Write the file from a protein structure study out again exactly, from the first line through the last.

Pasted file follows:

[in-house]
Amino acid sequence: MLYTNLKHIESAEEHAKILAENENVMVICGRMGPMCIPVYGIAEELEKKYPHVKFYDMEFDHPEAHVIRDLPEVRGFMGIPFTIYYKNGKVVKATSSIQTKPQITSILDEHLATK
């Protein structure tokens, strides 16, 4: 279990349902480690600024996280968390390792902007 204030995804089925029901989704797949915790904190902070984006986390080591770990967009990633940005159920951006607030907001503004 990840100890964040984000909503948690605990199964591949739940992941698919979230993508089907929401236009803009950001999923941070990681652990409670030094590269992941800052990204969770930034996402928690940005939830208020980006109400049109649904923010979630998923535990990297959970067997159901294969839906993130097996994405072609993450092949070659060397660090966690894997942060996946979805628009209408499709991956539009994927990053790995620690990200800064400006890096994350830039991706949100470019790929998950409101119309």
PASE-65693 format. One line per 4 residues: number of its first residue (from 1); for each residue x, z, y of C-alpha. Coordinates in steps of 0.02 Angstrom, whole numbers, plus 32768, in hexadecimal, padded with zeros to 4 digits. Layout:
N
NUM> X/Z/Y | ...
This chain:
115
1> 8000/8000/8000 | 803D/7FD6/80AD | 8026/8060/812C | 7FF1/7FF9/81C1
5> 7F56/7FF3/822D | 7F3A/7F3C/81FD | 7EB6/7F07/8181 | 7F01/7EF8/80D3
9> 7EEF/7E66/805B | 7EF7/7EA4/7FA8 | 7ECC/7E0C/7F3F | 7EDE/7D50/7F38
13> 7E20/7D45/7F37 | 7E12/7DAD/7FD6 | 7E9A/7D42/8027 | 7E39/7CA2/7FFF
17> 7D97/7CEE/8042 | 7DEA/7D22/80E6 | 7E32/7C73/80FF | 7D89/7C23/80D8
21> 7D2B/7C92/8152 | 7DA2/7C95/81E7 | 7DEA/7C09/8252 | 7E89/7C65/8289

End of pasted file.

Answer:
[in-house]
Amino acid sequence: MLYTNLKHIESAEEHAKILAENENVMVICGRMGPMCIPVYGIAEELEKKYPHVKFYDMEFDHPEAHVIRDLPEVRGFMGIPFTIYYKNGKVVKATSSIQTKPQITSILDEHLATK
């Protein structure tokens, strides 16, 4: 279990349902480690600024996280968390390792902007 204030995804089925029901989704797949915790904190902070984006986390080591770990967009990633940005159920951006607030907001503004 990840100890964040984000909503948690605990199964591949739940992941698919979230993508089907929401236009803009950001999923941070990681652990409670030094590269992941800052990204969770930034996402928690940005939830208020980006109400049109649904923010979630998923535990990297959970067997159901294969839906993130097996994405072609993450092949070659060397660090966690894997942060996946979805628009209408499709991956539009994927990053790995620690990200800064400006890096994350830039991706949100470019790929998950409101119309």
PASE-65693 format. One line per 4 residues: number of its first residue (from 1); for each residue x, z, y of C-alpha. Coordinates in steps of 0.02 Angstrom, whole numbers, plus 32768, in hexadecimal, padded with zeros to 4 digits. Layout:
N
NUM> X/Z/Y | ...
This chain:
115
1> 8000/8000/8000 | 803D/7FD6/80AD | 8026/8060/812C | 7FF1/7FF9/81C1
5> 7F56/7FF3/822D | 7F3A/7F3C/81FD | 7EB6/7F07/8181 | 7F01/7EF8/80D3
9> 7EEF/7E66/805B | 7EF7/7EA4/7FA8 | 7ECC/7E0C/7F3F | 7EDE/7D50/7F38
13> 7E20/7D45/7F37 | 7E12/7DAD/7FD6 | 7E9A/7D42/8027 | 7E39/7CA2/7FFF
17> 7D97/7CEE/8042 | 7DEA/7D22/80E6 | 7E32/7C73/80FF | 7D89/7C23/80D8
21> 7D2B/7C92/8152 | 7DA2/7C95/81E7 | 7DEA/7C09/8252 | 7E89/7C65/8289